Heart and Vascular Care
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Knowing the symptoms of AFib, its risk factors, preventative steps, and treatment can help improve the quality of life for those who suffer from this kind of heart problem.
Atrial fibrillation is the most common form of arrhythmia, which occurs when the heart beats in an irregular pattern. It happens when the electrical impulses to the heart are not working correctly, interrupting the normal heartbeat.
In AFfib, the upper chambers of the heart, particularly the top left chamber or left atrium, beats chaotically at a rate of 400 to 600 beats per minute. This results in an uneven and irregular blood flow pattern, as well as variable heart rates, to the bottom chambers of the heart. It ultimately results in a heart rate that is too slow or too fast. Because of this, patients with afib can experience a wide range of symptoms. Most common symptoms include an irregular heartbeat; palpitations, when the heart beats rapidly, pounds harder than normal, or flutters; extreme fatigue; shortness of breath; and chest pain.
“AFib is highly symptomatic for most of our patients,” says Dr. Haseeb Jafri, a cardiologist with Kettering Health. “Although it is not life-threatening, it profoundly impacts the quality of life of patients. It has been associated with an increased risk of heart failure and dementia. People’s lives can be vastly improved if we adequately identify and treat this arrhythmia.”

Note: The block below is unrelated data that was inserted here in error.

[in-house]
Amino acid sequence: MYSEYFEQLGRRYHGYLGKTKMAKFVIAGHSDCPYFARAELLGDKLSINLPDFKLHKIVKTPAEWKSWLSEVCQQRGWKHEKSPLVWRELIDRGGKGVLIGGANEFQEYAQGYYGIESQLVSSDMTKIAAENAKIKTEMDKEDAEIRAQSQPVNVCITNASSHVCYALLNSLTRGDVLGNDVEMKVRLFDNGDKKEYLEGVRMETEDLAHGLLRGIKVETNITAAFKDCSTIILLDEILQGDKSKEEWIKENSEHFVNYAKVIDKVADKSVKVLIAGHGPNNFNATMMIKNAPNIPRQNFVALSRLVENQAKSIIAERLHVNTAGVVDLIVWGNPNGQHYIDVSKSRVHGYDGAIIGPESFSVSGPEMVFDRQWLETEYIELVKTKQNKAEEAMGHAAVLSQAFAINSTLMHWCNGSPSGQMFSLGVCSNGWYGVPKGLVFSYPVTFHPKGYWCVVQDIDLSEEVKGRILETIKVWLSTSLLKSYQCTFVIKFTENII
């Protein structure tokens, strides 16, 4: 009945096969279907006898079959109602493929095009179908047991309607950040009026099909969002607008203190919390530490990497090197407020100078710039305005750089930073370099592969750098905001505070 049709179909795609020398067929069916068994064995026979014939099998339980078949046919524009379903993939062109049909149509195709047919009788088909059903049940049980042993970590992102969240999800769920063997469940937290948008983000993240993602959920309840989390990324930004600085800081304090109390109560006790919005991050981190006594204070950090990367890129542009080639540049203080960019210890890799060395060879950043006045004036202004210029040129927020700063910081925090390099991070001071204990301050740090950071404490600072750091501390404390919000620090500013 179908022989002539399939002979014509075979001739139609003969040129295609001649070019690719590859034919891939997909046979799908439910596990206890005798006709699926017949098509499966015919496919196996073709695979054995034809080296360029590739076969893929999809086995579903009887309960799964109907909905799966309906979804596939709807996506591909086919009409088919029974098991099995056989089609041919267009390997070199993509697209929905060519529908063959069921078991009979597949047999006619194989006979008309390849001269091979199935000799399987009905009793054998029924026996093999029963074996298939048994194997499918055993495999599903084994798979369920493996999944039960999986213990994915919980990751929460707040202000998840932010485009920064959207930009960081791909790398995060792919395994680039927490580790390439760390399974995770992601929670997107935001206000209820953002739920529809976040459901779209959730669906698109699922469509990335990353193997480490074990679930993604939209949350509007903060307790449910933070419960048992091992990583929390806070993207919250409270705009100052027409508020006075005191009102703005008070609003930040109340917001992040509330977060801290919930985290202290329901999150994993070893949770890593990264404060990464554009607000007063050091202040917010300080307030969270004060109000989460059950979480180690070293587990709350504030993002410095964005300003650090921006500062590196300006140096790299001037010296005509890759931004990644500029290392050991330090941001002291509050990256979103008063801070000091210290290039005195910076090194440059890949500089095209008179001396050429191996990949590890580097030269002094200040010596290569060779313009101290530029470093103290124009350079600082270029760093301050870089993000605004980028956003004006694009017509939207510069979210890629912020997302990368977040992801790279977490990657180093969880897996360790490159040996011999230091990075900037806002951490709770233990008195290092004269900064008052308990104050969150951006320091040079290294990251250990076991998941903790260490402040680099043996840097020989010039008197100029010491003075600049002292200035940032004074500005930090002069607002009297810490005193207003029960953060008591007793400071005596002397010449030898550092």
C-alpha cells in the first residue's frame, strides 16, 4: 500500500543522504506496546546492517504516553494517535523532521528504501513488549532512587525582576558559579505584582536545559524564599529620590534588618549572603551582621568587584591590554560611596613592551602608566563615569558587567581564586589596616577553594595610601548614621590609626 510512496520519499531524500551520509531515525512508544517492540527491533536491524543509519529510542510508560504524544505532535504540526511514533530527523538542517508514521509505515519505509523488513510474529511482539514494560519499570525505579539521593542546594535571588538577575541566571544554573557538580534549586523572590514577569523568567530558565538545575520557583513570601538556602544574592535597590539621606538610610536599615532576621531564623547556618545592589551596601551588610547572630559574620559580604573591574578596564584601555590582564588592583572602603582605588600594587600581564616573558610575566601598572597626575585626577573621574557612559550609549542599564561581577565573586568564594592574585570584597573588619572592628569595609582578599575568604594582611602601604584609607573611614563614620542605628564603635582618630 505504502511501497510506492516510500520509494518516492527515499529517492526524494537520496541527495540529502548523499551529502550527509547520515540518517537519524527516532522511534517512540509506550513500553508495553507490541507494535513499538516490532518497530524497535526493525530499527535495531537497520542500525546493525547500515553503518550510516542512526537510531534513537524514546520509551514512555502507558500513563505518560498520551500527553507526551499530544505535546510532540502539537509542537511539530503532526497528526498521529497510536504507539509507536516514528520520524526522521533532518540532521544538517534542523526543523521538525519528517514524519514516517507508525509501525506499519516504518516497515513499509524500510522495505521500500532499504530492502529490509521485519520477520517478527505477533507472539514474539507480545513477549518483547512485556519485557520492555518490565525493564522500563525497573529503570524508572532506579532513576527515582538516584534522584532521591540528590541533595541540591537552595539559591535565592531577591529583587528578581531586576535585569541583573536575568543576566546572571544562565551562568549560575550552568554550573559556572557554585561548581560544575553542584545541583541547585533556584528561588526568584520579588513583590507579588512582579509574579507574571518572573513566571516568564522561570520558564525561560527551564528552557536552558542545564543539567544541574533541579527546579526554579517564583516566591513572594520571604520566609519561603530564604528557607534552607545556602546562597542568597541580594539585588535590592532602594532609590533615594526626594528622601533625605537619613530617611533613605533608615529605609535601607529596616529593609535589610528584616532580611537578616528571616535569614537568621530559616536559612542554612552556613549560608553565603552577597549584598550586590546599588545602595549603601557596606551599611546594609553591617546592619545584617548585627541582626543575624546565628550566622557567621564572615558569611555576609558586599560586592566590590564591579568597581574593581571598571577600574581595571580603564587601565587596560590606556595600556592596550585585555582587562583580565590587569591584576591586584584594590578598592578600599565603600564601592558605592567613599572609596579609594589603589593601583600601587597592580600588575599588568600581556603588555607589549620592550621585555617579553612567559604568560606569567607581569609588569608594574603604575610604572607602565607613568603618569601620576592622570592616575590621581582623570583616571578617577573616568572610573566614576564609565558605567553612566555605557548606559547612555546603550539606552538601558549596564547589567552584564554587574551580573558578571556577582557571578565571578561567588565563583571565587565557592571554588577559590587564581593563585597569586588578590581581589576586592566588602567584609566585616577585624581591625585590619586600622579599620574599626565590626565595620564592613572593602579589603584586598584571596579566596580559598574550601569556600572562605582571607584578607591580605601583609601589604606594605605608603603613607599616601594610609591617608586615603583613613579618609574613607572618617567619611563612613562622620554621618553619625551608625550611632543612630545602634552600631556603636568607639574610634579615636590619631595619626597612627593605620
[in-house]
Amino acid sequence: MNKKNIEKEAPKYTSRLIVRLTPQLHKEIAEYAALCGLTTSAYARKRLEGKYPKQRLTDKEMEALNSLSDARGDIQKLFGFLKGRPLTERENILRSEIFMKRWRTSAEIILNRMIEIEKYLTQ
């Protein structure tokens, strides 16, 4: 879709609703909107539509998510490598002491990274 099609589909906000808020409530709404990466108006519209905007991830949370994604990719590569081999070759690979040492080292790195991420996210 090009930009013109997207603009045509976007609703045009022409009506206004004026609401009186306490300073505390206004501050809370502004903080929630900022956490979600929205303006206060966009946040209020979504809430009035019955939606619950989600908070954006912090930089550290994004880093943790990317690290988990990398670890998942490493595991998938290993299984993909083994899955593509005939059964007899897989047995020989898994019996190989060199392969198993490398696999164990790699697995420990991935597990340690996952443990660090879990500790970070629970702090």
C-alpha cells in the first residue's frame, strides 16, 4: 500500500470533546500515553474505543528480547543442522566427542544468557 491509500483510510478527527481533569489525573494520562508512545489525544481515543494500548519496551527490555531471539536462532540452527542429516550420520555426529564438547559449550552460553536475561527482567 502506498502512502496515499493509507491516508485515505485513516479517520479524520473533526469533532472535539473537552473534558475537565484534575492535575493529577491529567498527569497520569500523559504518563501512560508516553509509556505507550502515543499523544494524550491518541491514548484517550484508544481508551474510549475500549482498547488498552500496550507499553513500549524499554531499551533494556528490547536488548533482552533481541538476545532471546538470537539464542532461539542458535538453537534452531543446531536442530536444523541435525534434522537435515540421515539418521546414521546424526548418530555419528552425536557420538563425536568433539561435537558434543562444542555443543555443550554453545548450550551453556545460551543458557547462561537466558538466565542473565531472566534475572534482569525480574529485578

Most common risk factors
Atrial fibrillation is most common among older people. Because they tend to live longer and the risks for AFib increase with age, it affects women more than men. Those with sleep apnea or who are mildly overweight can also be at a higher risk.
Outside influences and lifestyle choices also can lead to atrial fibrillation. Stress, inflammation in the body, or infections can cause this kind of arrhythmia, as well.
“Any stressful event, such as a procedure or infection, can trigger afib,” Jafri says. “Even something as simple as a person who doesn’t hydrate well taking in more caffeine than they’re used to can provoke an episode.”
Treatment strategies for atrial fibrillation vary, depending on the patient’s situation. “Our top priority is treating the risk of stroke by initiating a blood thinner or considering a left atrial appendage closure device,” explains Dr. Jafri.
“Once the risk for stroke has been assessed and treated, then we talk about the treatment of the actual arrhythmia, including medications and cardiac ablation to control the heart rate and rhythm.”
Cardiac ablation is a procedure that uses flexible catheters to deliver energy, either extreme hot or cold, to change the abnormal heart tissue in patients with afib and help correct the arrhythmia.
As always, prevention is the best medicine. Even those already experiencing AFib can do things to minimize its recurrence. The most important thing you can do to prevent the condition is to follow typical cardiovascular health recommendations, such as maintaining a healthy, low-sodium diet; regular exercise; keeping weight under control and treating any existing conditions such as high blood pressure.
People who suffer from sleep apnea should make sure to have it properly treated, and if AFib is already a concern for you, avoid triggers like excessive caffeine or stress.
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